Senate Bill 1324, sponsored by Senator Jennifer McClellan (D-9), was defeated by a 6-8 vote. It would have further victimized law-abiding gun owners who suffered loss or theft of their firearms if they did not report them within a certain time.

    Senate Bill 1446, sponsored by Senator Mamie Locke (D-2), was defeated by a 5-9 vote. It would have reinstated a handgun rationing law that was in place from 1993 until it was repealed in 2012. It would have limited handgun purchases to one per 30 day period.

    Senate Bill 1458, sponsored by Senator George Barker (D-39), failed to report by a 7-7 vote. It would have allowed for individuals to be stripped of their Second Amendment rights without due process on baseless accusations.

    Senate Bill 1473, sponsored by Senator Deeds, was defeated by a 6-8 vote. It would have allowed local governments to suspend Second Amendment rights at public events.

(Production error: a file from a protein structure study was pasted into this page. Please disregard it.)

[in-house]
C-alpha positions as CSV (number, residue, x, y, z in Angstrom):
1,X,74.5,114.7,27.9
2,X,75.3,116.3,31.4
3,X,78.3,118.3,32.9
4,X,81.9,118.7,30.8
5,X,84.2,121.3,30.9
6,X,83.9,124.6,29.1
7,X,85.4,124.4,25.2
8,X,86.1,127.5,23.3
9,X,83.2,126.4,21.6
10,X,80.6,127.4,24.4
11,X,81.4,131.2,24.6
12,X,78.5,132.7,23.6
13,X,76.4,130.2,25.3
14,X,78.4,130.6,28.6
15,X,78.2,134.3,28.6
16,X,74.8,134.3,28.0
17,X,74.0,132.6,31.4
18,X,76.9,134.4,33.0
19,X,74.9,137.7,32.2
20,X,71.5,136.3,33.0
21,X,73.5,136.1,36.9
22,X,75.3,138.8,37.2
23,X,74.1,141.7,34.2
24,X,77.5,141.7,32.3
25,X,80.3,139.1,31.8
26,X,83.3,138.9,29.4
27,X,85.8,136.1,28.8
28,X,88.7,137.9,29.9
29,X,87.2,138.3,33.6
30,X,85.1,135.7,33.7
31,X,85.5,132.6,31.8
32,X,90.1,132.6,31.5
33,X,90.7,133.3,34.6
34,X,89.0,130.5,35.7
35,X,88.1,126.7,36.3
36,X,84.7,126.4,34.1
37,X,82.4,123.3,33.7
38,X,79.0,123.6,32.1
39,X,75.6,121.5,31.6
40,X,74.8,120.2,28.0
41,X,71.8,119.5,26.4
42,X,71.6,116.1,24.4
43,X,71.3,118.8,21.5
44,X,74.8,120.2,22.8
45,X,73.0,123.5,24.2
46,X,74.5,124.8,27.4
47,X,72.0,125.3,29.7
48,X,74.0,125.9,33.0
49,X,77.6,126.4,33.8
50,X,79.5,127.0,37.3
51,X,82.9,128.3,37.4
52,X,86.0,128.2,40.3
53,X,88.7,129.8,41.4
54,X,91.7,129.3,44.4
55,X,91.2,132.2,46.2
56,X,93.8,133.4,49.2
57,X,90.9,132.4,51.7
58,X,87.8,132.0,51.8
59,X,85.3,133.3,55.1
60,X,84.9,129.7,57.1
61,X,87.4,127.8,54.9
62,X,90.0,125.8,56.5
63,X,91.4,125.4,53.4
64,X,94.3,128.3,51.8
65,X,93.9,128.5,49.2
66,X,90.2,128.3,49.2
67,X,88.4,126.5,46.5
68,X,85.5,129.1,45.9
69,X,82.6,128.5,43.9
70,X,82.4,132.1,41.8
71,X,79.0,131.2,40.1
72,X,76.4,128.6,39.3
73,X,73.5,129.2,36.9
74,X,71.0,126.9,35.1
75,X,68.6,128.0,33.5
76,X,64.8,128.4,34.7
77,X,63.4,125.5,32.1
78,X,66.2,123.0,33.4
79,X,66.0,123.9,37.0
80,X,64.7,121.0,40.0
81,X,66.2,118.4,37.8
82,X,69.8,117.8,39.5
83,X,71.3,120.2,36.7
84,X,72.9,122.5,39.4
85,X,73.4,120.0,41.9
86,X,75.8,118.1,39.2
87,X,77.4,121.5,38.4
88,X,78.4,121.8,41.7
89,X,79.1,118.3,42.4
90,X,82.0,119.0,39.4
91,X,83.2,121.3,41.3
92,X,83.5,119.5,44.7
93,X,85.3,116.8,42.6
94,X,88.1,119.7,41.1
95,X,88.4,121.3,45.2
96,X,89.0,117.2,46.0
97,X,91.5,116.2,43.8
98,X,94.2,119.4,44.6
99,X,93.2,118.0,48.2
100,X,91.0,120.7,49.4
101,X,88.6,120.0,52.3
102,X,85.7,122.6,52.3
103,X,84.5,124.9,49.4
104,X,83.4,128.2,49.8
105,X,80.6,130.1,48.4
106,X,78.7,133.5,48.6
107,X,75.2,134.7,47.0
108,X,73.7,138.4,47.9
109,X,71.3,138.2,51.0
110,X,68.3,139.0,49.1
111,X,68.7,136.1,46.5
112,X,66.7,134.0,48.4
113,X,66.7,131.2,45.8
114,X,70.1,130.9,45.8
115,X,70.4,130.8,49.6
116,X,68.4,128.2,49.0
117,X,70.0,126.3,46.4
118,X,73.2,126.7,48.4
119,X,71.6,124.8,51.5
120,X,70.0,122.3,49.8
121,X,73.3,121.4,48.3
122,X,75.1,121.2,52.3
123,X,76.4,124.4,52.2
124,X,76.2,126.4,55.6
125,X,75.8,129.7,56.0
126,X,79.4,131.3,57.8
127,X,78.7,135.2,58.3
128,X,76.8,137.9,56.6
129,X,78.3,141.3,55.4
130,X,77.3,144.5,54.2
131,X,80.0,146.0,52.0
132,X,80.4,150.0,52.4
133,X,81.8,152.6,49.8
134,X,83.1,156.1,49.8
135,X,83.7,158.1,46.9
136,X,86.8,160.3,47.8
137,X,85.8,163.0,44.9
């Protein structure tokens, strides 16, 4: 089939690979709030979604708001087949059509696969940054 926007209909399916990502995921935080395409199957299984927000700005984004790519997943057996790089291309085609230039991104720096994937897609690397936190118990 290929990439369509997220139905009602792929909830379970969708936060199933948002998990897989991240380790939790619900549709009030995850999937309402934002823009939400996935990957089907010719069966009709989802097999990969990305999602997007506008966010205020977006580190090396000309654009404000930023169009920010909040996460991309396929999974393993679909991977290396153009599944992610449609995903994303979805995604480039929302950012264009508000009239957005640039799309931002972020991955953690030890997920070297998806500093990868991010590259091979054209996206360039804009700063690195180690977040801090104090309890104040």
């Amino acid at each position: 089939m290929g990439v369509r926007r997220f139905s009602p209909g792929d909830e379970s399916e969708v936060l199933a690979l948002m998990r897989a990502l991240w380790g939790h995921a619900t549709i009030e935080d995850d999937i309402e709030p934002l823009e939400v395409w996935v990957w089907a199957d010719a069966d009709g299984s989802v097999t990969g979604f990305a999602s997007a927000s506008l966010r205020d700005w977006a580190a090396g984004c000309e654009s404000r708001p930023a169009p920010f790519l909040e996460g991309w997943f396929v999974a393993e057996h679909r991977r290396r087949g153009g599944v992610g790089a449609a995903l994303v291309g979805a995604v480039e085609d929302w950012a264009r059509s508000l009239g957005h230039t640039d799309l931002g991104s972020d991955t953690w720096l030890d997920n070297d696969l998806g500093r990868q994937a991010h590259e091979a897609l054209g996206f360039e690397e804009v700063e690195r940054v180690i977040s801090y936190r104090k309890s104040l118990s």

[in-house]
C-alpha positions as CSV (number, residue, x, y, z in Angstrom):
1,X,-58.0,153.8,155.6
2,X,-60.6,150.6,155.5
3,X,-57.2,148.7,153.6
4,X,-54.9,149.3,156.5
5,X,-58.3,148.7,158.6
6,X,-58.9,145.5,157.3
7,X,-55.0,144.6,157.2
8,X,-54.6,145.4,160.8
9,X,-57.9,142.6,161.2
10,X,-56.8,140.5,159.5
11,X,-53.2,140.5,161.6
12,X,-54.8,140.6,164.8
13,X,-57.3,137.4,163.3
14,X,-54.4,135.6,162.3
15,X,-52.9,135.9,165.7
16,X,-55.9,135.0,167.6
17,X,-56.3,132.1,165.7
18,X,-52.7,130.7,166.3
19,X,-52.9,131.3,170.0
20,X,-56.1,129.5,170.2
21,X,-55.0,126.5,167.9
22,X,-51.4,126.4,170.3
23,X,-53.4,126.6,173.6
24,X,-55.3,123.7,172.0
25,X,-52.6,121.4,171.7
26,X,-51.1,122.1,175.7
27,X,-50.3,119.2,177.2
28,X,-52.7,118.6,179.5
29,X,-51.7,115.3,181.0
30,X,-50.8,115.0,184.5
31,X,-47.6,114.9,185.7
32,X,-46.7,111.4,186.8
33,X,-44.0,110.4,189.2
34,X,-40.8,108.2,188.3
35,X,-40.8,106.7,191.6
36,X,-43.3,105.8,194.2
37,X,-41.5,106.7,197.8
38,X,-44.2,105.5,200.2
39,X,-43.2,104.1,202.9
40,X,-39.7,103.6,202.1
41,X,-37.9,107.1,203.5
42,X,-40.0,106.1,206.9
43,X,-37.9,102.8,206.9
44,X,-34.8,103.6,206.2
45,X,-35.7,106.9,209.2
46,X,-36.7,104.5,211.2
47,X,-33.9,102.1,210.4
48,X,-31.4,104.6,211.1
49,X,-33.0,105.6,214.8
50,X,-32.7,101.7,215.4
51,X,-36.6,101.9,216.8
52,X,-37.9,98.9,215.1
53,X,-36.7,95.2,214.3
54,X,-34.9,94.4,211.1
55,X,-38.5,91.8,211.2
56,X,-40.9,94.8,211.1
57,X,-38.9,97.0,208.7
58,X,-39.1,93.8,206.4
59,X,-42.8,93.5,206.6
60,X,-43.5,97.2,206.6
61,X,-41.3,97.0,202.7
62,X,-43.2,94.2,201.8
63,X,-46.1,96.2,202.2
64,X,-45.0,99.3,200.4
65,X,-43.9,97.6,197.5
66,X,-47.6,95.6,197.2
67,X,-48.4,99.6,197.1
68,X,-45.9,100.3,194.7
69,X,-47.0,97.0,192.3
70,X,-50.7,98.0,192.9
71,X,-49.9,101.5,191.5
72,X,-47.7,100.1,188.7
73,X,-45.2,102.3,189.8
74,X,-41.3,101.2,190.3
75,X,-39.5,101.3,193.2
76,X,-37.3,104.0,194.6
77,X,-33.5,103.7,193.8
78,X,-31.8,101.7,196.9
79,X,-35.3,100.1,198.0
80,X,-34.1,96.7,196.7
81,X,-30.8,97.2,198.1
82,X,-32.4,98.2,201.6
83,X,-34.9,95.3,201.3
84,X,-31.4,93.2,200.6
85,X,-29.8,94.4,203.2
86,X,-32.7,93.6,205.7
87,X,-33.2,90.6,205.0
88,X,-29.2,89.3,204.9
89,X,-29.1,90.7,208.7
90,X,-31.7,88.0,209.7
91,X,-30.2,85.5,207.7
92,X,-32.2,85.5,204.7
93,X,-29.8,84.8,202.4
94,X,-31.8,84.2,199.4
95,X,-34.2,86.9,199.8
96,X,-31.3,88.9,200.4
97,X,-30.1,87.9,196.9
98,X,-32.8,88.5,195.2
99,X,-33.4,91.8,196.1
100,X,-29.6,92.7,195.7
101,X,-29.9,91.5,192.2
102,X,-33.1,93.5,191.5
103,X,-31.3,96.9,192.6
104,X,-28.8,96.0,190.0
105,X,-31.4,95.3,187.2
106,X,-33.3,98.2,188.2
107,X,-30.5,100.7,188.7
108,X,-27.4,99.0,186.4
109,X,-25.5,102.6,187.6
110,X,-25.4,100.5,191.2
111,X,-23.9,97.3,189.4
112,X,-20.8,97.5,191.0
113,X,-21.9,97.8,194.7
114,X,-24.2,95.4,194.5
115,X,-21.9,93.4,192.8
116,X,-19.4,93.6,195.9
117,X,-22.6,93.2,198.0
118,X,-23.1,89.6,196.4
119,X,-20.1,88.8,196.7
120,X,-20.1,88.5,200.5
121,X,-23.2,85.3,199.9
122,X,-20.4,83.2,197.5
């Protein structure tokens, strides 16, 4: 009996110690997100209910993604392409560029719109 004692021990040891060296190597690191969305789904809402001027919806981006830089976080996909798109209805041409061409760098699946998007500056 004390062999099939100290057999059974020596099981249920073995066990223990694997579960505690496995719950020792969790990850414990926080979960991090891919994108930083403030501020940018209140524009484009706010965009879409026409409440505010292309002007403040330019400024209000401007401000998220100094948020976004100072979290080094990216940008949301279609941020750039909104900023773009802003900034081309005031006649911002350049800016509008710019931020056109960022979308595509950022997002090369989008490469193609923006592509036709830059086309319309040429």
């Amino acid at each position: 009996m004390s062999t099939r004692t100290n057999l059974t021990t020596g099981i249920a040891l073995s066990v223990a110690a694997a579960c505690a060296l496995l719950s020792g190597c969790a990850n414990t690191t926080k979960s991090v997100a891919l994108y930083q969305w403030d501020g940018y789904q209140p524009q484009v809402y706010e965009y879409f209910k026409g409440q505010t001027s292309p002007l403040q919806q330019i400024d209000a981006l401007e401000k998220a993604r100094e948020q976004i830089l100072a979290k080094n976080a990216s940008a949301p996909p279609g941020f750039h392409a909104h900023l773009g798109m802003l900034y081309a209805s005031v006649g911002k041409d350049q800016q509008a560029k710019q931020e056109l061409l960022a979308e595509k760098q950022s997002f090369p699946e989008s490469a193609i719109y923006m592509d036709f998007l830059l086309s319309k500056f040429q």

Senate Bill 1482, sponsored by Senator Creigh Deeds (D-25), failed to report by a 7-7 vote. It would have added Albemarle county and the City of Charlottesville to the jurisdictions in which law-abiding citizens would not be allowed to carry certain firearms without a concealed carry permit.

    House Militia, Police and Public Safety Committee – Subcommittee #1

    House Bill 1654, sponsored by Delegate Sam Rasoul (D-11), was passed by indefinitely with a 4-2 vote. It would have prohibited law-abiding citizens from carrying long guns in certain jurisdictions without a concealed carry permit.

    House Bill 1856, sponsored by Delegate Delores McQuinn (D-70), was laid on the table by a 4-2 vote. It would have allowed local governments to prohibit law-abiding citizens from defending themselves while visiting public libraries.

    House Bill 1992, sponsored by Delegate Cia Price (D-95), was passed by indefinitely with a 4-2 vote. It would have allowed local governments to enact their own gun control ordinances, potentially resulting in a patchwork of laws and the Second Amendment not being equally protected across the state.

    House Bill 1644, sponsored by Delegate Jeffrey Bourne (D-71), was passed by indefinitely with a 4-2 vote. It would have further victimized law-abiding gun owners who suffered loss or theft of their firearms if they did not report them within a certain time.